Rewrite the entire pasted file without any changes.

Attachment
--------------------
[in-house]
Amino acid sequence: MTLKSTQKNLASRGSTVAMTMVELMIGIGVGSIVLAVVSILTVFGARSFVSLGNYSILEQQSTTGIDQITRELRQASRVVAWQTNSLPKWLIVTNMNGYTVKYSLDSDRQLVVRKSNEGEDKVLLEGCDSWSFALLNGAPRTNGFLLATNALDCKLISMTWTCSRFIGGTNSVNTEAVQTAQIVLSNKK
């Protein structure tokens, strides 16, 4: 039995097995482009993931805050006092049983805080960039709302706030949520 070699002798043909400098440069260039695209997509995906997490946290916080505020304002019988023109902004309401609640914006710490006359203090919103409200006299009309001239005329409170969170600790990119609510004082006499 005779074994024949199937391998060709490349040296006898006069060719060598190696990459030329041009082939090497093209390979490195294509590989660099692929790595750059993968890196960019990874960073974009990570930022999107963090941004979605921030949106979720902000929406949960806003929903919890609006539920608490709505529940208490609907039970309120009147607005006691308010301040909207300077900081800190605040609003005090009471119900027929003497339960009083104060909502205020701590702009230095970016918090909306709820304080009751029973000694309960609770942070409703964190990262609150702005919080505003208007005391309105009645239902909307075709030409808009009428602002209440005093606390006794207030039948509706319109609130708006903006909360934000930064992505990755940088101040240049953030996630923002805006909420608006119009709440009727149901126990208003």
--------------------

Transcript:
[in-house]
Amino acid sequence: MTLKSTQKNLASRGSTVAMTMVELMIGIGVGSIVLAVVSILTVFGARSFVSLGNYSILEQQSTTGIDQITRELRQASRVVAWQTNSLPKWLIVTNMNGYTVKYSLDSDRQLVVRKSNEGEDKVLLEGCDSWSFALLNGAPRTNGFLLATNALDCKLISMTWTCSRFIGGTNSVNTEAVQTAQIVLSNKK
């Protein structure tokens, strides 16, 4: 039995097995482009993931805050006092049983805080960039709302706030949520 070699002798043909400098440069260039695209997509995906997490946290916080505020304002019988023109902004309401609640914006710490006359203090919103409200006299009309001239005329409170969170600790990119609510004082006499 005779074994024949199937391998060709490349040296006898006069060719060598190696990459030329041009082939090497093209390979490195294509590989660099692929790595750059993968890196960019990874960073974009990570930022999107963090941004979605921030949106979720902000929406949960806003929903919890609006539920608490709505529940208490609907039970309120009147607005006691308010301040909207300077900081800190605040609003005090009471119900027929003497339960009083104060909502205020701590702009230095970016918090909306709820304080009751029973000694309960609770942070409703964190990262609150702005919080505003208007005391309105009645239902909307075709030409808009009428602002209440005093606390006794207030039948509706319109609130708006903006909360934000930064992505990755940088101040240049953030996630923002805006909420608006119009709440009727149901126990208003």